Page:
What is Home Depot smoking? And on the same note, what is Lowes doing right?

3. Haldex Reduces Inventory, Increases Productivity with ERP Solution
SDExec.com reports on Haldex, a leading automotive supplier, that has deployed an ERP solution from Avanade Inc that has helped Haldex improve its inventory situation as well as raising productivity. (Avanade Inc.’s press release is here).
As the article reports,

By supporting key elements of Haldex’ lean transformation program, the company said the solution has helped it to reduce inventory by up to 35 percent, increase productivity up to 50 percent and drive improvements in product quality by up to 25 percent.
“Given the global manufacturing market today, we believe that lean manufacturing is a key component of our strategic survival,” explained Donovan Dean, chief information officer, Haldex, “and the Avanade Automotive solution is a core component in our implementation strategy. Any medium to large manufacturer should evaluate Microsoft Dynamics AX and the Lean Enterprise Management capabilities from Avanade to improve throughput costs, lead times and quality.”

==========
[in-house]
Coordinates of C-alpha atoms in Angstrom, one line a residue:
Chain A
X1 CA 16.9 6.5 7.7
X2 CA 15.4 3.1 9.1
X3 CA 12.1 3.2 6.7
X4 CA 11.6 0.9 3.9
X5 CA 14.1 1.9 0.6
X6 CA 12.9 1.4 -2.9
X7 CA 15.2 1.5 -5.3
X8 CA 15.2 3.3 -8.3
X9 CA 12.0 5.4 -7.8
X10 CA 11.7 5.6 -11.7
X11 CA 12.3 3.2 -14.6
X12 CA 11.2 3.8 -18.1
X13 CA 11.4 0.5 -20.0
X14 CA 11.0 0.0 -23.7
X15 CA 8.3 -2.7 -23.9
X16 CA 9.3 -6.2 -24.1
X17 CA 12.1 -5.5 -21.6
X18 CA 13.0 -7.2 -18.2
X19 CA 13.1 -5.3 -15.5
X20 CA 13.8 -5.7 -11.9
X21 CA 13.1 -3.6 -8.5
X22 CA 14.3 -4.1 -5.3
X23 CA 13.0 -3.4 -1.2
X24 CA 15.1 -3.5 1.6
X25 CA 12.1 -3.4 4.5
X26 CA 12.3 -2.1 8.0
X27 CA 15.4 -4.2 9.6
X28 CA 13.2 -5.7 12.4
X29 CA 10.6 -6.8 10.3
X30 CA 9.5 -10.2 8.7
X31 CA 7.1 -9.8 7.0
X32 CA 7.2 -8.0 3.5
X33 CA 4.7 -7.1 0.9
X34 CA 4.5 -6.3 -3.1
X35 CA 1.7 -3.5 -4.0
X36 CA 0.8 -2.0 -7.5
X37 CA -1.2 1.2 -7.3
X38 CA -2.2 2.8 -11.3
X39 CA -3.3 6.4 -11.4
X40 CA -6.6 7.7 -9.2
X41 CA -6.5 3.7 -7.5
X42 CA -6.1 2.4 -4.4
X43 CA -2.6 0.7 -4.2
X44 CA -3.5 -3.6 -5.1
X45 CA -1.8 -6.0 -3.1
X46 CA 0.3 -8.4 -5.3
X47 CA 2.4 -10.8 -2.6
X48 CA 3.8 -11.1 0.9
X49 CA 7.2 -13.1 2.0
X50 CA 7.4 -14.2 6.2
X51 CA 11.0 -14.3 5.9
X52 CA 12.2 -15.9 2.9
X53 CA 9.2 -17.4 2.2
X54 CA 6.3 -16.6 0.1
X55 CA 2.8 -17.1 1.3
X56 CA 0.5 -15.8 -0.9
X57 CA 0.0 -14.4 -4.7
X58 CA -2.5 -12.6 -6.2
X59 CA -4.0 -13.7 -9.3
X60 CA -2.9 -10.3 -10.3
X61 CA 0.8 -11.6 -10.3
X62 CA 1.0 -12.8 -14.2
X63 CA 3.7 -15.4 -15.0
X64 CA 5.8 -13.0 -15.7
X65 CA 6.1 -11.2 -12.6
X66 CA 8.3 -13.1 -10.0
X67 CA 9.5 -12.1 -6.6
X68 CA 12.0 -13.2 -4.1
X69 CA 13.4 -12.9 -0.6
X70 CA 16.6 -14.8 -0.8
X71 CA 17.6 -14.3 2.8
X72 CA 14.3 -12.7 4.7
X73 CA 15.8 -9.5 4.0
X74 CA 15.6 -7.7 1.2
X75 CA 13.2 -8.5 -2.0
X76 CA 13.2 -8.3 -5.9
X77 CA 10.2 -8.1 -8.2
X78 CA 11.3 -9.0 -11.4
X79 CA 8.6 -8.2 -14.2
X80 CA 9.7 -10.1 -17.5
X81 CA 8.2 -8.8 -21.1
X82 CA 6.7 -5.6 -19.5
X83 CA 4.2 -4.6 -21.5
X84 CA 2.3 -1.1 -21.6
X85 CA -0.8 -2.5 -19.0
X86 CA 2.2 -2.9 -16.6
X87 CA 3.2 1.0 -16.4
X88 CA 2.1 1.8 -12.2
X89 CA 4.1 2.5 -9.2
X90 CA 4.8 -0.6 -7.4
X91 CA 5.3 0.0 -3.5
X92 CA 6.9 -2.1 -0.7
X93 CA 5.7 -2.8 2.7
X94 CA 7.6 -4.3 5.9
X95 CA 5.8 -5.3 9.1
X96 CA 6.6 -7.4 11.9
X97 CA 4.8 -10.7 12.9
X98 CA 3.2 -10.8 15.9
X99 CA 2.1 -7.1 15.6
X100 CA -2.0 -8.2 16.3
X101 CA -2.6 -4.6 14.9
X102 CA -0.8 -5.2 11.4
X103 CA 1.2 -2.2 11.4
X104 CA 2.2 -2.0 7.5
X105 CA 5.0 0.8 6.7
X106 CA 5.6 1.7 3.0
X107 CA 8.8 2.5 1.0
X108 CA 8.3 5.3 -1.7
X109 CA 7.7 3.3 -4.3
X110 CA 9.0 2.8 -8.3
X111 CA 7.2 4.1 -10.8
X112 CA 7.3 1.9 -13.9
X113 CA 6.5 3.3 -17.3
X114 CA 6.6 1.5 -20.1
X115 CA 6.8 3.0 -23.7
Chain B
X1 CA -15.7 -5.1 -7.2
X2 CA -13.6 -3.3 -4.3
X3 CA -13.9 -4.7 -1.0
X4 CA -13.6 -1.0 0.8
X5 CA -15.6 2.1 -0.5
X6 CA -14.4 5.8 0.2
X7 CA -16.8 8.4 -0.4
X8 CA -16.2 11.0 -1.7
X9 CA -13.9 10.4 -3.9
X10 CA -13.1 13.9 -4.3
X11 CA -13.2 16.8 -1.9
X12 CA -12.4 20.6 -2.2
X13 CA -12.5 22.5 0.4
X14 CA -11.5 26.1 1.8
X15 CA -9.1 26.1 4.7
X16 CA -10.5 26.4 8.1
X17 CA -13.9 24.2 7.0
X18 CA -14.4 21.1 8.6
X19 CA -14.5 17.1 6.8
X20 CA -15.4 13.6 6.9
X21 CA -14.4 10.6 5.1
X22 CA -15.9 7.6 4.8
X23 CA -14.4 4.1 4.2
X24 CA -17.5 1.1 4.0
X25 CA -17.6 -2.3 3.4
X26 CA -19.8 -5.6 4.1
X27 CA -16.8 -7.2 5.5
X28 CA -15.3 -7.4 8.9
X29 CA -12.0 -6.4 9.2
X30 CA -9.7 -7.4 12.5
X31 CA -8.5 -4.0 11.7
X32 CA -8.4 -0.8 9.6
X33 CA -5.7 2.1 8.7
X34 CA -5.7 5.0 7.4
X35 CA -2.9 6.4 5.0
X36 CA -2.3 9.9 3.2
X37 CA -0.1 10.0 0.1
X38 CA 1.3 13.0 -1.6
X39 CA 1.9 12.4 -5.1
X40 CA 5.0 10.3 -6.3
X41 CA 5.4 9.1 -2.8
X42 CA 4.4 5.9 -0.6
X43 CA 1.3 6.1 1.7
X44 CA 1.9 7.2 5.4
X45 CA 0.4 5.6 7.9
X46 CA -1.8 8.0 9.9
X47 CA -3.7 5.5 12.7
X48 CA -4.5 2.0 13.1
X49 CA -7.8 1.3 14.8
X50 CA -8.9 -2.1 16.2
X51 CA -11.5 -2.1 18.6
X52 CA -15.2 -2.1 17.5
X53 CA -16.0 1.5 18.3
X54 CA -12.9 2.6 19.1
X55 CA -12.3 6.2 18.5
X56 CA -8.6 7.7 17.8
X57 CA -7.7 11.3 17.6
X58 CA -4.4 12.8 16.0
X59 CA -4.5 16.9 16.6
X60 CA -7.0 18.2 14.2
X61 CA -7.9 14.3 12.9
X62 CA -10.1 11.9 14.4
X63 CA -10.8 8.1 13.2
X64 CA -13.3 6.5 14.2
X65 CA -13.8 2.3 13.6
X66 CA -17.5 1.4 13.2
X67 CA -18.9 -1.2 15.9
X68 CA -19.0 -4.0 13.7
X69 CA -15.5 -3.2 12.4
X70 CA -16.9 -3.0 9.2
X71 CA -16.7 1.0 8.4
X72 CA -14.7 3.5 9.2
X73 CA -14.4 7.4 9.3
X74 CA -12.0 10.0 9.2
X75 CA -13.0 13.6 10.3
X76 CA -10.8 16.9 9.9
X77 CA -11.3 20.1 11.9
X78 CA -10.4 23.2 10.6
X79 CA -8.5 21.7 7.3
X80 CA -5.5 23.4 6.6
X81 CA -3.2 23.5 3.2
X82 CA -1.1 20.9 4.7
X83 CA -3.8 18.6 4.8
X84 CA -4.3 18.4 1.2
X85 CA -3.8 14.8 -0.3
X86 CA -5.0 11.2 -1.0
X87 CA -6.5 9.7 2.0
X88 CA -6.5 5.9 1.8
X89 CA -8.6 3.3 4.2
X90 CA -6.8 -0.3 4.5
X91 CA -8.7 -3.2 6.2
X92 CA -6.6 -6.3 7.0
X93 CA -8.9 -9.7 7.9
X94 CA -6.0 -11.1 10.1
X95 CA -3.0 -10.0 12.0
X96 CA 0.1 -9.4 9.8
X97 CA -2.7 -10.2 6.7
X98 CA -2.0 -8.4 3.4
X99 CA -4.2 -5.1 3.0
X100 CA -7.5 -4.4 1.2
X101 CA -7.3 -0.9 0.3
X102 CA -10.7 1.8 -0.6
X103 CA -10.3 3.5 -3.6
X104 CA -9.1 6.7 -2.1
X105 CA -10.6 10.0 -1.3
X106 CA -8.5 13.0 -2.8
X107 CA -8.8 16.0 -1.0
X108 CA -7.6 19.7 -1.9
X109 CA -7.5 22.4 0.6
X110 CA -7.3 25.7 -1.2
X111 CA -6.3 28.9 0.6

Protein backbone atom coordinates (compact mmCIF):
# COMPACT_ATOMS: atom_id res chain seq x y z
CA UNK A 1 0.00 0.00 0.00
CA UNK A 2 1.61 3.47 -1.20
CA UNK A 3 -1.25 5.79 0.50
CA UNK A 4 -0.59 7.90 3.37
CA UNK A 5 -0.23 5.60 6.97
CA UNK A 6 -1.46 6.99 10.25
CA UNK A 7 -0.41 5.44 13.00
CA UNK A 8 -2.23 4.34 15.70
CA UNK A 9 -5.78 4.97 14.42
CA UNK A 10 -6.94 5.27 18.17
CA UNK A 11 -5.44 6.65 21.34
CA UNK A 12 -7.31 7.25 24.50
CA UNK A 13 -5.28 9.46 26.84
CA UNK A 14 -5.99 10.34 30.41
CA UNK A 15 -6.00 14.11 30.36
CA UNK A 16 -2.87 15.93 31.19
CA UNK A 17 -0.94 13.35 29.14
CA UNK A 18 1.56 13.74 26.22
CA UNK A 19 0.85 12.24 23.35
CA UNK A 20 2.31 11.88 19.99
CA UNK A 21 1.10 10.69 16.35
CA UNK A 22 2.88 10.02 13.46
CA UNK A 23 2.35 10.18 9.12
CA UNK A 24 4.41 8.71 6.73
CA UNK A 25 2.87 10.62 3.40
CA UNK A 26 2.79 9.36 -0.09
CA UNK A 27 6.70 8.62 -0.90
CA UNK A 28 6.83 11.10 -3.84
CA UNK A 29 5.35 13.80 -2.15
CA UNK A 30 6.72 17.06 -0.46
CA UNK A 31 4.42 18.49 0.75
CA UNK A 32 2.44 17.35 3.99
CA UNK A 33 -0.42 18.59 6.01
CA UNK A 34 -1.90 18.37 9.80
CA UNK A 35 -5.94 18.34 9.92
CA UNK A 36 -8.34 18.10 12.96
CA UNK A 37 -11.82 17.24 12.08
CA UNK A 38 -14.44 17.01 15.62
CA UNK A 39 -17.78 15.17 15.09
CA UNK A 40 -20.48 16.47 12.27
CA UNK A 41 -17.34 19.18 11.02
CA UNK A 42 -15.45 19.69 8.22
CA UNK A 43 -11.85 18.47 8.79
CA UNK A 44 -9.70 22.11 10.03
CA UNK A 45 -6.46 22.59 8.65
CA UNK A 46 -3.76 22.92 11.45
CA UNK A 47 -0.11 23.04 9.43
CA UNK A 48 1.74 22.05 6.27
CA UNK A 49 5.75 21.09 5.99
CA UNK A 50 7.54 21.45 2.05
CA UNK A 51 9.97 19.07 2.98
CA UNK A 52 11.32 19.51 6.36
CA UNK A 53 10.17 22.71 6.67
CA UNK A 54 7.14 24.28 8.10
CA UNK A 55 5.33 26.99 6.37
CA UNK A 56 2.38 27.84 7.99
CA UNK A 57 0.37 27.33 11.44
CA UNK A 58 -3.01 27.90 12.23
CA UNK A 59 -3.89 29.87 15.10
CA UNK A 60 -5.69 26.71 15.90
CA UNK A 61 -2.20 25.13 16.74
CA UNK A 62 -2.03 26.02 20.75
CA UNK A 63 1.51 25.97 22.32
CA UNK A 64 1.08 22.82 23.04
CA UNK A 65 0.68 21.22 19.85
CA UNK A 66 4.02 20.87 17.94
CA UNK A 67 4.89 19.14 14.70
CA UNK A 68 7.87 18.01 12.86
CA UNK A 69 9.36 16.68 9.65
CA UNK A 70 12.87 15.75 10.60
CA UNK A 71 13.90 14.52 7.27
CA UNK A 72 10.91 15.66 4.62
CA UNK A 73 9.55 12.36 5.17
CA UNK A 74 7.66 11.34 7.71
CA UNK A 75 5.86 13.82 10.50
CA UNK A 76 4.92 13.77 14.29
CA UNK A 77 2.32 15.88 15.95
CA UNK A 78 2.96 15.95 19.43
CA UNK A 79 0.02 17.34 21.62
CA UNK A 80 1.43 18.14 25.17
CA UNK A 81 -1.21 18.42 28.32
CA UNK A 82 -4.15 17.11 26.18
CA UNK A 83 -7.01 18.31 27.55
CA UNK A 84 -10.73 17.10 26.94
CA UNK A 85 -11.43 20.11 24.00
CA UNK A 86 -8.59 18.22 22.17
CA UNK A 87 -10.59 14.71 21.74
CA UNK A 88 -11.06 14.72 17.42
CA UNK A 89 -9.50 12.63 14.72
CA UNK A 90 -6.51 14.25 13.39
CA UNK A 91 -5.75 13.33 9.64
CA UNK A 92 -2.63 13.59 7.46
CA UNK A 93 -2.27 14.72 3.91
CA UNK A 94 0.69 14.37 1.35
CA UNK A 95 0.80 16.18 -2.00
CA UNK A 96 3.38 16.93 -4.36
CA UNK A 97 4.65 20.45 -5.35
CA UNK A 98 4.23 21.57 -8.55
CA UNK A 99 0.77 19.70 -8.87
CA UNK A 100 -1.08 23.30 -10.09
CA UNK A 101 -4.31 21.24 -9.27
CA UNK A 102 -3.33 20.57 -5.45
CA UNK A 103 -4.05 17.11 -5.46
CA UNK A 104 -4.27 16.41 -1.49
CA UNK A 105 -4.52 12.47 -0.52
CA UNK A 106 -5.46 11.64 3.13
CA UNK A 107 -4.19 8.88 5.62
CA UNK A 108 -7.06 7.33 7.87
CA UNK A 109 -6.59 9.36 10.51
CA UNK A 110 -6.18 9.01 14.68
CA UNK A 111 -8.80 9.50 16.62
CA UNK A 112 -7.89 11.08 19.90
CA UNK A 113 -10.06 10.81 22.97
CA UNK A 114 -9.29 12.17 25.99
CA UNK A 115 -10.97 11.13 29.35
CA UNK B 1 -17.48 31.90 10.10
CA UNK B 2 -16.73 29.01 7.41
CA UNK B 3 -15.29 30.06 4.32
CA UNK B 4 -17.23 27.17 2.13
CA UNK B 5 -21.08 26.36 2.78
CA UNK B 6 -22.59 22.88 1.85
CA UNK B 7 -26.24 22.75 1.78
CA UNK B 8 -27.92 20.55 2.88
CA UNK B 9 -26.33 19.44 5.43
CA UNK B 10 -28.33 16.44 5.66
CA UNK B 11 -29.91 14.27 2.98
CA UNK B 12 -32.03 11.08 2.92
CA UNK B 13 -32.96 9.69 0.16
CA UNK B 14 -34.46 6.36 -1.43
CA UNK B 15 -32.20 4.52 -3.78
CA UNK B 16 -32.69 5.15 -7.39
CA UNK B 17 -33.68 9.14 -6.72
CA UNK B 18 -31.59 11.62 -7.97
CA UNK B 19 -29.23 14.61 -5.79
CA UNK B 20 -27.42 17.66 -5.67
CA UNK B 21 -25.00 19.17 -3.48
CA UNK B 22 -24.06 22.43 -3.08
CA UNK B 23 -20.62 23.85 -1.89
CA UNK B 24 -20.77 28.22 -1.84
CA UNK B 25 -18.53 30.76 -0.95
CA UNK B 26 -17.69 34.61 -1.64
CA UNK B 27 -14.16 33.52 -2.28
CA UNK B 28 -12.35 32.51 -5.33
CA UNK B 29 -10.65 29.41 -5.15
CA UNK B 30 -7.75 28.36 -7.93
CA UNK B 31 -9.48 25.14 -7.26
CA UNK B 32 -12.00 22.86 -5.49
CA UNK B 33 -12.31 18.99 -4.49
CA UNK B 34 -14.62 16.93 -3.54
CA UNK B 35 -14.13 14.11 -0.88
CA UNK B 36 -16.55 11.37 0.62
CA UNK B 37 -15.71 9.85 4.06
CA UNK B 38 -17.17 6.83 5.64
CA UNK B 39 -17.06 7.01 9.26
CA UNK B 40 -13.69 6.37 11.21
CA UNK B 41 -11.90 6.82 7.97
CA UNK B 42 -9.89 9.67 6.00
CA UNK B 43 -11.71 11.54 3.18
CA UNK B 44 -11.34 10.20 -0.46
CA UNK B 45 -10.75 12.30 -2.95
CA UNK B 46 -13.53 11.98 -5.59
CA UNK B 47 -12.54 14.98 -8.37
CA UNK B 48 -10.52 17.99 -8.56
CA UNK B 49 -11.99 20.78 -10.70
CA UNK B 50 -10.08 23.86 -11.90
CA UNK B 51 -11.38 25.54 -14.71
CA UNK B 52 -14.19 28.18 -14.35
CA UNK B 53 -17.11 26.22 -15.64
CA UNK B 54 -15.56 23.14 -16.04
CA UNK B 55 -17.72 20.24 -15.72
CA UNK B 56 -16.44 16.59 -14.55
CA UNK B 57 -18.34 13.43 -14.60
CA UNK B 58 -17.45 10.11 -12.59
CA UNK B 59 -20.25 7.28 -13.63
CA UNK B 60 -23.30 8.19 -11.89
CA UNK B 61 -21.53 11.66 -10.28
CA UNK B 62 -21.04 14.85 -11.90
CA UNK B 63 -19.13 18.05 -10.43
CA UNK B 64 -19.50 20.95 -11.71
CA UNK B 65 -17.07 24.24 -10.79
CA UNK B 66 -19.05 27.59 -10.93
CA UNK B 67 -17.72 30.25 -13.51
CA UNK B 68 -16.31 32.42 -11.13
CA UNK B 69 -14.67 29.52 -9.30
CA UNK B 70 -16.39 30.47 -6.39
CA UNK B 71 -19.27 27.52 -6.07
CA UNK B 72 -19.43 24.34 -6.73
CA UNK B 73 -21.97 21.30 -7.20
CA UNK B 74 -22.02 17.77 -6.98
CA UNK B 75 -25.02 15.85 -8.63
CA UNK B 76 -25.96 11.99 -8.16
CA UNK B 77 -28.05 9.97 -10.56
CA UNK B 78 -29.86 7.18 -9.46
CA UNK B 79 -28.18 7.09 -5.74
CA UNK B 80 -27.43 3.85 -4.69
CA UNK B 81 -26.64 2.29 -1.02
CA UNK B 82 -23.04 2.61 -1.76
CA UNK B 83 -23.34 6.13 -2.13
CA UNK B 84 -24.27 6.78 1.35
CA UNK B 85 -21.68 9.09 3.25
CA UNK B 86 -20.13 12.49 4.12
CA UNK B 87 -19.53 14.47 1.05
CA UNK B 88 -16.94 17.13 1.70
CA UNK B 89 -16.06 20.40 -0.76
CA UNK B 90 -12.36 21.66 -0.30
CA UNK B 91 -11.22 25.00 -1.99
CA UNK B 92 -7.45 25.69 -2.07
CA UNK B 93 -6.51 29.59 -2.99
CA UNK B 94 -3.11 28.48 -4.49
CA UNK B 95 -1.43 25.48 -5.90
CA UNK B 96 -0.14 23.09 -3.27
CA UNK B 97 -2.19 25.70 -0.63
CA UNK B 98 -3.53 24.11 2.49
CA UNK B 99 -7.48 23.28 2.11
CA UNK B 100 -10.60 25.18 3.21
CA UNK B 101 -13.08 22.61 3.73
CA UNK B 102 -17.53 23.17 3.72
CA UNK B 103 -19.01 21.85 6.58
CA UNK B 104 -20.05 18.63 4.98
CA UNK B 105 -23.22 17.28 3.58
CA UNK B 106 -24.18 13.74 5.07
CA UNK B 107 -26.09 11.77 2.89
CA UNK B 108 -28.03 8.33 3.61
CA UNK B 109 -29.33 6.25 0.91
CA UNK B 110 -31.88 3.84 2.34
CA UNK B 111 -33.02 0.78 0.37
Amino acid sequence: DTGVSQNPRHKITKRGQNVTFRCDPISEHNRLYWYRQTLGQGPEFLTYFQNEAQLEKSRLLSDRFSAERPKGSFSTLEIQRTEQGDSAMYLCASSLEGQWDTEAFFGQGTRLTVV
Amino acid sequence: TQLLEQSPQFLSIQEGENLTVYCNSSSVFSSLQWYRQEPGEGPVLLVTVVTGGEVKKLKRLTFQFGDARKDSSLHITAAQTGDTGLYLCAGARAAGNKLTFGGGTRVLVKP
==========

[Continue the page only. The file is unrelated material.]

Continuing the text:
In 2003, Haldex designed a corporate methodology, known as The Haldex Way, to streamline manufacturing processes using lean manufacturing principles and practices. A holistic solution, The Haldex Way called for a pull-based business model, so that products would be manufactured based on customer demand rather than forecasts.

An automotive supplier is going lean and using ERP as well – now, that’s a combo that needs to be explored. Who knows – you might hear of the Haldex Way in the near future.

4. High tech gets low grades
DC Velocity reports on a Aberdeen study that finds

companies in the automotive, aerospace and defense industries say they’re just not satisfied with their existing supply chain technology. A recent research report from Aberdeen Group, Globalization: The Turning Point for Packaged Supply Chain Applications, indicates that a whopping 80 percent of companies in these industries aren’t happy with what they have.

And what is the principal problem?

A big part of the problem appears to be lack of flexibility. Half of the survey respondents reported that their legacy IT systems and custom-built applications cannot keep up with their changing business processes. “The vast majority of automotive, aerospace and defense companies run major parts of their supply chain operations on custom or in-house developed technology,” says Nari Viswanathan, a research director for Aberdeen’s supply chain group. “Many of these companies are now looking to their ERP vendors or other packaged software providers to help them with the technology needed to enable supply chain transformation and more flexibly [adapt] to changing business requirements.”

Are the software providers listening?

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Category: Supply Chain Management, Supply Chain News